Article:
Update by First Minister
|DATE||03 June 2020|
|BY||Mark Drakeford MS, First Minister|
Llywydd, unwaith eto byddaf yn rhoi adroddiad i’r Senedd ar y camau diweddaraf wrth i ni ymateb i’r argyfwng coronafeirws.
Wythnos diwethaf daethom i ddiwedd y trydydd cyfnod o dair wythnos, pryd mae’n rhaid i ni adolygu’r cyfyngiadau sydd mewn lle.
Byddaf yn amlinellu y penderfyniadau a ddaeth i rym ar ddydd Llun, y cyntaf o Fehefin.
Fel o’r blaen, fe wnaethom ystyried y dystiolaeth ddiweddaraf gan SAGE a chyngor Prif Swyddog Meddygol Cymru.
Ar sail y dystiolaeth honno, rydym wedi cymryd camau gofalus tuag at lacio’r cyfnod clo er mwyn galluogi pobl i gwrdd â’i gilydd, mewn amodau lle mae’r risg yn isel.
Er bod y ffigyrau yn mynd i’r cyferiad cywir, dyw hi ddim yn saff eto i ni fynd ymhellach na hynny.
Llywydd, as in previous weeks, I will cover matters not dealt with in the statements, which follow from the Minister for Health and Social Services, the Minister for Education, and the Minister for Housing and Local Government.
In my previous statement on 20 May, I drew the attention to the impact of coronavirus on the Welsh Government’s budget.
The Minister for Finance and Trefnydd has set out the changes in the First Supplementary Budget last week.
This includes £2.4bn to support the coronavirus response, including £750m to fund our NHS and public service response. We have funded more than 55,000 grants to businesses in Wales, at a total cost of £660m. These businesses are also benefitting from rates relief through the £1.4bn package announced in March.
The Welsh Government’s response has gone far beyond the sums provided by the UK Government, but we remain constrained by the rigid Treasury rules that limit our ability to respond to the crisis. The Finance Minister will continue to press the case for greater flexibility to enable us to direct resources where they are needed most.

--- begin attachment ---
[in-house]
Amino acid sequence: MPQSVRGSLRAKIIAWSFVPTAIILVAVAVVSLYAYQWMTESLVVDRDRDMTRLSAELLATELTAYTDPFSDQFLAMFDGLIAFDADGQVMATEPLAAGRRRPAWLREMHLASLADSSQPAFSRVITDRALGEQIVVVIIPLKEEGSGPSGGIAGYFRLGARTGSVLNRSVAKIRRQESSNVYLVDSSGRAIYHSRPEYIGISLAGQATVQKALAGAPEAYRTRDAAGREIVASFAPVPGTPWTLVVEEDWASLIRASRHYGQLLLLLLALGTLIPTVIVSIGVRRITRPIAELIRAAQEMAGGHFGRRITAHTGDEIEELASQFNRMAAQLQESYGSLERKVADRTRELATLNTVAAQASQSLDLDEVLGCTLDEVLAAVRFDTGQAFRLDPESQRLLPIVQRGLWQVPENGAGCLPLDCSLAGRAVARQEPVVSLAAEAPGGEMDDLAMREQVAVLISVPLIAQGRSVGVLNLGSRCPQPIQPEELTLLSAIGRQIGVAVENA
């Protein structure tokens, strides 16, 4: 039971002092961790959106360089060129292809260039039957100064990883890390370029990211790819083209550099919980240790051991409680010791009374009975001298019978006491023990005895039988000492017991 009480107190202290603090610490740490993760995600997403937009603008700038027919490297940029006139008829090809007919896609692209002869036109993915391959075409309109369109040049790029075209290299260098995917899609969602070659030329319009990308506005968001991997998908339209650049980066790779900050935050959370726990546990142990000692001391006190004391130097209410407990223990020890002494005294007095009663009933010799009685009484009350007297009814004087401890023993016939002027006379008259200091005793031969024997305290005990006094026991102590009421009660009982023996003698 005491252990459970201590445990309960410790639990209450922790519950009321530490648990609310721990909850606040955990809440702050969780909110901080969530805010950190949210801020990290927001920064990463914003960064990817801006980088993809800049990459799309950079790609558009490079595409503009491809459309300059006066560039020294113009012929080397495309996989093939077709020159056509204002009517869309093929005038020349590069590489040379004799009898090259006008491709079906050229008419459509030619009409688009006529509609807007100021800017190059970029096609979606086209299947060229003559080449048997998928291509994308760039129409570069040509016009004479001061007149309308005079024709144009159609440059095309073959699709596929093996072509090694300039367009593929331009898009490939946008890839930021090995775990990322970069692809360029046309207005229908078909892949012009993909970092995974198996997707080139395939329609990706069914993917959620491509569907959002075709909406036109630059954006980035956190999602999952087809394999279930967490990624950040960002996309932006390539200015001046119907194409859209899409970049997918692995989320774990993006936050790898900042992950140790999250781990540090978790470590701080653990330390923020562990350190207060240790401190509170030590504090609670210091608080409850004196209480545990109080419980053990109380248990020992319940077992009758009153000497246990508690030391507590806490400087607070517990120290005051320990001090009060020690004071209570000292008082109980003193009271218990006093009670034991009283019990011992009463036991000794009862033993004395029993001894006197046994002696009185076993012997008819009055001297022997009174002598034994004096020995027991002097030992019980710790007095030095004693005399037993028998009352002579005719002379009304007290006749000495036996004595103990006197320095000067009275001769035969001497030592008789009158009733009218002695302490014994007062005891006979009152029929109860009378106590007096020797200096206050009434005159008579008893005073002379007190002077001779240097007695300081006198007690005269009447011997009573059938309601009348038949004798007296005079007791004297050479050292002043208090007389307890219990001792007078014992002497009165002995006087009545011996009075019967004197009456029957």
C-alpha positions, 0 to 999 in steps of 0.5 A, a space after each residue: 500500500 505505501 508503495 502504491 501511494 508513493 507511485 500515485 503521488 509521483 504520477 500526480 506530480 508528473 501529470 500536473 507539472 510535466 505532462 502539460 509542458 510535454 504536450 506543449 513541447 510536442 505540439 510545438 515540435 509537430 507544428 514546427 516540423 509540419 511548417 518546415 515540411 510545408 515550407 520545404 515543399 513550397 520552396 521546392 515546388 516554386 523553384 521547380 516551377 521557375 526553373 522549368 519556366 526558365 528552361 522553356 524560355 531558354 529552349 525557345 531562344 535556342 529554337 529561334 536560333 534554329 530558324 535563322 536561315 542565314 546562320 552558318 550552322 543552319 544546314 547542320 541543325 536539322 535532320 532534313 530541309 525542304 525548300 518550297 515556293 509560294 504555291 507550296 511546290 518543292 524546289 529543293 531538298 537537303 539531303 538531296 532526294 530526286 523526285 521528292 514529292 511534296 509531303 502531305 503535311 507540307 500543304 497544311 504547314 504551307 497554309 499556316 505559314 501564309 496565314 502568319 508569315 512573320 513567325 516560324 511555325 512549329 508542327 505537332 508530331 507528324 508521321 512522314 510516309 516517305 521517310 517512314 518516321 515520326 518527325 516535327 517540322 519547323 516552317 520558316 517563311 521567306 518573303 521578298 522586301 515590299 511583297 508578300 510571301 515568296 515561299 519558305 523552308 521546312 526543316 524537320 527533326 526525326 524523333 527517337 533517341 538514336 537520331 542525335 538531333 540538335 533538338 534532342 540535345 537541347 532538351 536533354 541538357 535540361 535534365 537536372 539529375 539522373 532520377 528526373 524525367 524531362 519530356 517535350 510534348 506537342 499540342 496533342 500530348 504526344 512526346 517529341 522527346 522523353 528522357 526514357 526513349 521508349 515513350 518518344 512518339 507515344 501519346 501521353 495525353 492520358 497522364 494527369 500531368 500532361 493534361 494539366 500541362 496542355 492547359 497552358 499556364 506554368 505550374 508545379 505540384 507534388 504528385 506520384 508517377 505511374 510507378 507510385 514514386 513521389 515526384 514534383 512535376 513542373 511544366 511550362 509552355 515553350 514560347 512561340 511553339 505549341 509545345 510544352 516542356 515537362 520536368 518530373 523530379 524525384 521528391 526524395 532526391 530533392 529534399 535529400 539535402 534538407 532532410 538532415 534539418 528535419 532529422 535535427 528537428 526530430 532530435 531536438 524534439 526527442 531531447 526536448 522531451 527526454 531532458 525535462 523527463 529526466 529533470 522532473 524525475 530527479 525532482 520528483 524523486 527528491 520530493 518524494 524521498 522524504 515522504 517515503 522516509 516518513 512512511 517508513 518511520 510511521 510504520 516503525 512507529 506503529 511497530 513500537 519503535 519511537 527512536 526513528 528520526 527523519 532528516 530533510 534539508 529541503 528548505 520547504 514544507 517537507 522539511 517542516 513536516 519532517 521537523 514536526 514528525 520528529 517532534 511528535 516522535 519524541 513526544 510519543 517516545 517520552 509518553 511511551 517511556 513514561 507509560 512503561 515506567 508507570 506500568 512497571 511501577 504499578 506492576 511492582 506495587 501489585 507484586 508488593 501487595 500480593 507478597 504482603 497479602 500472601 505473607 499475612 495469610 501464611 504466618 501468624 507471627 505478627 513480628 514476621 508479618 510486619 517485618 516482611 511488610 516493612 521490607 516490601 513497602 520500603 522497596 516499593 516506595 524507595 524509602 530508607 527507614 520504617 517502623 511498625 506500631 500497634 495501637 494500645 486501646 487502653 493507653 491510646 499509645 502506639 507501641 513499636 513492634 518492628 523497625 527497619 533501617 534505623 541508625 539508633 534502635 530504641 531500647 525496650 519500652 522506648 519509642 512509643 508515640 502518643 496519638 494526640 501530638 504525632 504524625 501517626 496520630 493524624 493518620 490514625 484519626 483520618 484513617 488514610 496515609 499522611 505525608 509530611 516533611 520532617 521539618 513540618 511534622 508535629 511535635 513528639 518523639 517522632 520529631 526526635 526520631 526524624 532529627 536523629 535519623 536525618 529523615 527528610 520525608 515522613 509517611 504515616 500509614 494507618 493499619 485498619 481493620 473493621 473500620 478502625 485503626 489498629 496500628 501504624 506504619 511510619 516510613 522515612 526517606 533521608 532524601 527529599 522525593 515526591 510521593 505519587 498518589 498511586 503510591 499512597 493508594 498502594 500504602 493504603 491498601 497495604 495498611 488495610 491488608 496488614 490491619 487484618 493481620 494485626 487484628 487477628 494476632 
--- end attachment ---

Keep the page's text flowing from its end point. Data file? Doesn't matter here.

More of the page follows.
The Welsh Government will continue to make new allocations in response to the crisis. Our initial funding of £10m helped more than 800 homeless people into housing since the lockdown began. I am pleased that Minister for Housing and Local Government has identified a further £20m to help ensure that no-one has to return to the streets. She will say more this afternoon.
Last week the Minister for Economy and Transport announced funding of £65m to ensure train services continue to operate on the Wales and Borders network. This follows funding of £40m confirmed in March, taking the total support to a maximum of £105m. We will continue to ensure vital public transport links are maintained.
Llywydd, I am pleased that the guidance we published last week on safety in the workplace was endorsed by both the CBI and the TUC. Last week also saw a meeting of the extended Social Partnership Council, attended by representatives of the third sector and Commissioners.
Llywydd, I will turn to the outcome of the three-week review concluded last Thursday 28 May.
The context is that coronavirus continues to present a cruel threat to health in Wales. Yesterday the ONS reported that, in all settings, up to the 22nd of May, there were 2,122 deaths involving coronavirus in Wales.
The numbers are coming down, with patients in critical care beds reducing week by week, but we remember the loss of each individual life and the need for continued care and caution.